Symbolic Interactionism



The Theory of Symbolic Interactionism is a microsociological theory that focuses on individual interactions. Specifically, it theorizes that society is built on individual interactions, which create shared symbols and meanings. Different people assign different meanings to different things, but those meanings can change or be shared through interactions. In turn, these meanings frame behavior, which collectively create society as we know it.

Key Points

  • Symbolic Interactionism
    • Society is built on individual interactions, in which people share symbols and meanings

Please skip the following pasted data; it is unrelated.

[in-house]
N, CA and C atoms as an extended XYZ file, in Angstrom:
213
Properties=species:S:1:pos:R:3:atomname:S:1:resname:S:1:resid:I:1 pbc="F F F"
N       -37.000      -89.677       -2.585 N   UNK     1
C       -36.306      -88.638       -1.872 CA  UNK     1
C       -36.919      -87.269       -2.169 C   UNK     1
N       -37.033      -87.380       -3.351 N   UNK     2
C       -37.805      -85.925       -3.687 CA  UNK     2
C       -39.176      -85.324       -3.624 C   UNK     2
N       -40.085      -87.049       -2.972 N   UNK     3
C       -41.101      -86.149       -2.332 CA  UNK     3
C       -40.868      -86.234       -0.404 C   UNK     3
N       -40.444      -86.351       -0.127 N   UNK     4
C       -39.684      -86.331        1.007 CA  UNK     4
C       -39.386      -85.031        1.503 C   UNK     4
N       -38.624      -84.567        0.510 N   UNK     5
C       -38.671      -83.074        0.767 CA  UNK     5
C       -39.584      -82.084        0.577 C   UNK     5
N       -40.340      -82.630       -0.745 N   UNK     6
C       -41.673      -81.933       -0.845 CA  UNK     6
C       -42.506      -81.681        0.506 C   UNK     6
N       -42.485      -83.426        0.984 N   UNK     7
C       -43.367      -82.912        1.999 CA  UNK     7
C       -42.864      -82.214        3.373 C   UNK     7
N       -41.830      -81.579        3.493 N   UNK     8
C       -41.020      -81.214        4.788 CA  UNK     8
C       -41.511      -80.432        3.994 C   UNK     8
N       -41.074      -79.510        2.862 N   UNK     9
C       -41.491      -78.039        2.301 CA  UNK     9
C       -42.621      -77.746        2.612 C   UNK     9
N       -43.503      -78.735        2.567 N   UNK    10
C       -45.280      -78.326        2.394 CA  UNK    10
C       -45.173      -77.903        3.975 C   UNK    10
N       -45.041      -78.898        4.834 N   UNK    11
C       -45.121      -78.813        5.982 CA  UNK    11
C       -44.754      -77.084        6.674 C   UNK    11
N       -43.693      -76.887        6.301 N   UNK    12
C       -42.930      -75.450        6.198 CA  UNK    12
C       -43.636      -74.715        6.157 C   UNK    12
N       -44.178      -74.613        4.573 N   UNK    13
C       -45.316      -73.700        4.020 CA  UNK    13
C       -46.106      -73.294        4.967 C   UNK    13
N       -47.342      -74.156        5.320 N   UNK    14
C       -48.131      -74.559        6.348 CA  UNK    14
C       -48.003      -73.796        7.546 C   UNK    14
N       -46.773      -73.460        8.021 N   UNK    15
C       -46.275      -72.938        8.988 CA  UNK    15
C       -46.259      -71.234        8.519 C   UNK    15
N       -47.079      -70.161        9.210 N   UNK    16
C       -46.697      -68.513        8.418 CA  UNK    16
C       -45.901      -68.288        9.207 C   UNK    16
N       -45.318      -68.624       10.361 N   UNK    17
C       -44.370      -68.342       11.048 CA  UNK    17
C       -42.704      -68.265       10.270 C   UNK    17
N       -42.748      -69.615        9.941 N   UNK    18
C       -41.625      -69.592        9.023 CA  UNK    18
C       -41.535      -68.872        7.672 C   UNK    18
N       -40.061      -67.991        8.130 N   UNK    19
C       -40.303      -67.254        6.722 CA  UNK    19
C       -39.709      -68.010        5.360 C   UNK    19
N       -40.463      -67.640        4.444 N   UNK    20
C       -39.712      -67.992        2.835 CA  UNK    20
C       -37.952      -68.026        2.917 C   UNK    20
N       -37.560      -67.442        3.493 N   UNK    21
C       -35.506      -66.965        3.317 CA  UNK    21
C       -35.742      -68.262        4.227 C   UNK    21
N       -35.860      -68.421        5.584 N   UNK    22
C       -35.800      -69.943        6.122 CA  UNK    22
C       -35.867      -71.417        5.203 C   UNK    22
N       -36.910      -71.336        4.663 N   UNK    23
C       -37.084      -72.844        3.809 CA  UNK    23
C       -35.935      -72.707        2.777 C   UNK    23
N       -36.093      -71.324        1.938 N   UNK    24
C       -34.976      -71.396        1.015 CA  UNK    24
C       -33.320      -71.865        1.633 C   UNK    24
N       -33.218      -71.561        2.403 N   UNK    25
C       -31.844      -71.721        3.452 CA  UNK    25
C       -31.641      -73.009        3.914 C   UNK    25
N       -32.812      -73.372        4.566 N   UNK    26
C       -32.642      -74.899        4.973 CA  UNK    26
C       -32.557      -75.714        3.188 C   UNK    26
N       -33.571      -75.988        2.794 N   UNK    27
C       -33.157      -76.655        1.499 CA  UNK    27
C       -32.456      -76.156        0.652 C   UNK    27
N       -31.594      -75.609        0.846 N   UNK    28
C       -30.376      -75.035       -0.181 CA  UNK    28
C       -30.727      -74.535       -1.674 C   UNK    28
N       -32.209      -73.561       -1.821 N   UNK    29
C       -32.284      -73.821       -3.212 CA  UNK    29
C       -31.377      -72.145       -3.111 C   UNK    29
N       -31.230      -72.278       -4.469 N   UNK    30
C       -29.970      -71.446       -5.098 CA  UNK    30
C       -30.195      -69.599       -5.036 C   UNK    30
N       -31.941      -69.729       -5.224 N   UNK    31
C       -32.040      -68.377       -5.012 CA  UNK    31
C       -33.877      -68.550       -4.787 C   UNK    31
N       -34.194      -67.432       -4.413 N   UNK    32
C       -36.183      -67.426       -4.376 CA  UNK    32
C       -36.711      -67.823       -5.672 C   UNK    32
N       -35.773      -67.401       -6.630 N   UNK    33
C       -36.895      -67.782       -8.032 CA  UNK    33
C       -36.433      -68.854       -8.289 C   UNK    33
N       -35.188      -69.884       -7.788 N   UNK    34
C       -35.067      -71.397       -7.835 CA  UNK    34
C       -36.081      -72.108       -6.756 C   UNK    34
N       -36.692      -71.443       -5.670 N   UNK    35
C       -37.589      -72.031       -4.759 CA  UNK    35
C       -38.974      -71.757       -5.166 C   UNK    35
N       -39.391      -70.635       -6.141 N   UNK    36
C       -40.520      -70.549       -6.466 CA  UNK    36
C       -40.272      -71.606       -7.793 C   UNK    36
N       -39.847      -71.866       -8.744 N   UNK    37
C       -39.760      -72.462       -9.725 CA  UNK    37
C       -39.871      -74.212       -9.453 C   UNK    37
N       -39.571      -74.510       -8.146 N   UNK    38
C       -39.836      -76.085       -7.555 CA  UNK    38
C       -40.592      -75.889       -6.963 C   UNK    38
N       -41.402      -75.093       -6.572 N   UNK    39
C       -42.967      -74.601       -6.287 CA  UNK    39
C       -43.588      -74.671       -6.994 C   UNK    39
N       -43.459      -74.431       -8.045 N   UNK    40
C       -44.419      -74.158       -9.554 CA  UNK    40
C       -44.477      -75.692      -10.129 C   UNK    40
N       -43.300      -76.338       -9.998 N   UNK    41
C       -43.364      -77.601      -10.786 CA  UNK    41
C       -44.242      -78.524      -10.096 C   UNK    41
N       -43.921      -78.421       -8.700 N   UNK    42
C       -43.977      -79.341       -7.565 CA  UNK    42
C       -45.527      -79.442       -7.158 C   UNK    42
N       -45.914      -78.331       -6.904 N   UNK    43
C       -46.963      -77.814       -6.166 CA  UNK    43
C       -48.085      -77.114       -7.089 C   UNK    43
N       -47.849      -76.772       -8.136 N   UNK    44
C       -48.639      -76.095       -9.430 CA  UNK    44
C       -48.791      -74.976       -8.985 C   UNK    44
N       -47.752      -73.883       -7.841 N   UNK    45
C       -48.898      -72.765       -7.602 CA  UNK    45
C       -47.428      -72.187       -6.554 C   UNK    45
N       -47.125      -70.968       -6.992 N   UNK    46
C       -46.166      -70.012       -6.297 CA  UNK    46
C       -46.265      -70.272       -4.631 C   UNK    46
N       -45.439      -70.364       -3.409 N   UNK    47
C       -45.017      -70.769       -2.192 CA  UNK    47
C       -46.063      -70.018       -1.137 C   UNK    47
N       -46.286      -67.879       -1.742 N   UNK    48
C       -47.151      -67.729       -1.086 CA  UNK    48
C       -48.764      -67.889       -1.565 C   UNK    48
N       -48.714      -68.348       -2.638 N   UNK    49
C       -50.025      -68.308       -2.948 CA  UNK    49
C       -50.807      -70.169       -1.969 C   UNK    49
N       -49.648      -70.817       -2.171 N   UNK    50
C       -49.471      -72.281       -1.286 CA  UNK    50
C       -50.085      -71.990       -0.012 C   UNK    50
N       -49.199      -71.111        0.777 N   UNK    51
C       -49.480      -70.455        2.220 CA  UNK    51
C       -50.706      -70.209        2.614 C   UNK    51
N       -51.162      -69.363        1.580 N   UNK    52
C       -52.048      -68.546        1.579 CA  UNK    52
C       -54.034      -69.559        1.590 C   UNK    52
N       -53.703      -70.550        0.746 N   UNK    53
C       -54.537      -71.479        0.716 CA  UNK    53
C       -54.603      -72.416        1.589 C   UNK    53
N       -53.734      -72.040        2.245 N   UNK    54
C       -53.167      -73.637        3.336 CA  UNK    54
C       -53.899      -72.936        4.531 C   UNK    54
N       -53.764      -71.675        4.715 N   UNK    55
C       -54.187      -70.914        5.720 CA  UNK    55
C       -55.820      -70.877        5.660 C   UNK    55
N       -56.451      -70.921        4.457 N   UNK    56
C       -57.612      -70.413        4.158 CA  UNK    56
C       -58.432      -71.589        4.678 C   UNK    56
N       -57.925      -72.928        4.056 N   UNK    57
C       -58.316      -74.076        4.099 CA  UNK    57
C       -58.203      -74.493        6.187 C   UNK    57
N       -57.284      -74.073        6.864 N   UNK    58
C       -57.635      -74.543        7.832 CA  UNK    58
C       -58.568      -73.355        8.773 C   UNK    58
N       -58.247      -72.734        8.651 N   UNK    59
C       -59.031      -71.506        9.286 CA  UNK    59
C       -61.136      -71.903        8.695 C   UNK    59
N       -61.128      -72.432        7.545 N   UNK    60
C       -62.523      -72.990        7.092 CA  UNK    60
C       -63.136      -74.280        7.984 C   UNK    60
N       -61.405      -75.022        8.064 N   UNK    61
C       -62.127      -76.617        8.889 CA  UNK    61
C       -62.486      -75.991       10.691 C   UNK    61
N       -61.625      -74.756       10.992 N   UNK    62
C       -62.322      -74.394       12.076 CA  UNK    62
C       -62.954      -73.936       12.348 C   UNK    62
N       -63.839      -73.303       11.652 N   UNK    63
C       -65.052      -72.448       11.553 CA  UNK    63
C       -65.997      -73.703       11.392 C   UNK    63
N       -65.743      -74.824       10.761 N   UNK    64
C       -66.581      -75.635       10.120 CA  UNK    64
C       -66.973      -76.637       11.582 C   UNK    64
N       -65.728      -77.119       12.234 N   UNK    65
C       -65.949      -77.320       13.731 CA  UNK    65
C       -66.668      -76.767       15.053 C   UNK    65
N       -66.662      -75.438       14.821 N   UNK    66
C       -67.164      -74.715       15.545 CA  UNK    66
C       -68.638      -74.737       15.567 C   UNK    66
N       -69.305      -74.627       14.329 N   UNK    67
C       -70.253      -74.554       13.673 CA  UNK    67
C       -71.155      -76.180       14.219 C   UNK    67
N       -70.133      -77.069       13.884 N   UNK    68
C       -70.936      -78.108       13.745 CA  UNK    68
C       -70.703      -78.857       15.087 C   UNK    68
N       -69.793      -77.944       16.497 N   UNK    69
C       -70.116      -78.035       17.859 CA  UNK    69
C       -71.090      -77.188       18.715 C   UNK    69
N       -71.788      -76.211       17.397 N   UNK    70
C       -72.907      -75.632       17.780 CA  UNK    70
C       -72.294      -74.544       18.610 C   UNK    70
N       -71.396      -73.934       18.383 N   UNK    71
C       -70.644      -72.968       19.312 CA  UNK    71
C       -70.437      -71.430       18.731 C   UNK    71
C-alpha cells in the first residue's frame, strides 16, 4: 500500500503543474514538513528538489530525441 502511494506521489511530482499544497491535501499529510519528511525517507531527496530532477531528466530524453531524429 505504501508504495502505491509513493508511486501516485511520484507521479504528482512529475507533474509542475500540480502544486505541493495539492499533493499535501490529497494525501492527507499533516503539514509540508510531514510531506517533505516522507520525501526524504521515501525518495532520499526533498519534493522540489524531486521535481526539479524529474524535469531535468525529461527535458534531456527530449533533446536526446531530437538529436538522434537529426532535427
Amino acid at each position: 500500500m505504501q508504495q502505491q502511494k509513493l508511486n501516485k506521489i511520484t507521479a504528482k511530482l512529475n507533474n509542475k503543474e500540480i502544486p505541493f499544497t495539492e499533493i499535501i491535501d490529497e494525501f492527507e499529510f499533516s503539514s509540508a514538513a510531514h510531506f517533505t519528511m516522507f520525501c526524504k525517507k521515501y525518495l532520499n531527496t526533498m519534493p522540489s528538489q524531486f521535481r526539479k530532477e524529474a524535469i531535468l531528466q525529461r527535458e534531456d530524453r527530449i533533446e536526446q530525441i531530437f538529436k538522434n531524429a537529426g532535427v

• Behavior occurs on the premise of meaning, so interactions shape behavior
    • Important people: Charles Cooley, George Herbert Mead


Symbolic interactionism focuses on individual interactions, and one example is a doctor-patient interaction. Say a patient comes to the doctor after hurting his knee. Since the patient has limited medical knowledge, the meaning he assigned to the hurt knee was that it was painful and that he should probably have a doctor look at it. On the other hand, the doctor looks at the same hurt knee, and assigns a different meaning: the X-ray shows that the knee is broken. The doctor then uses symbols (language) to share his interpretation of the x-ray with the patient. This shared meaning then affects behavior: the doctor will prescribe a painkiller to the patient, and the patient may opt to undergo surgery to fix his knee.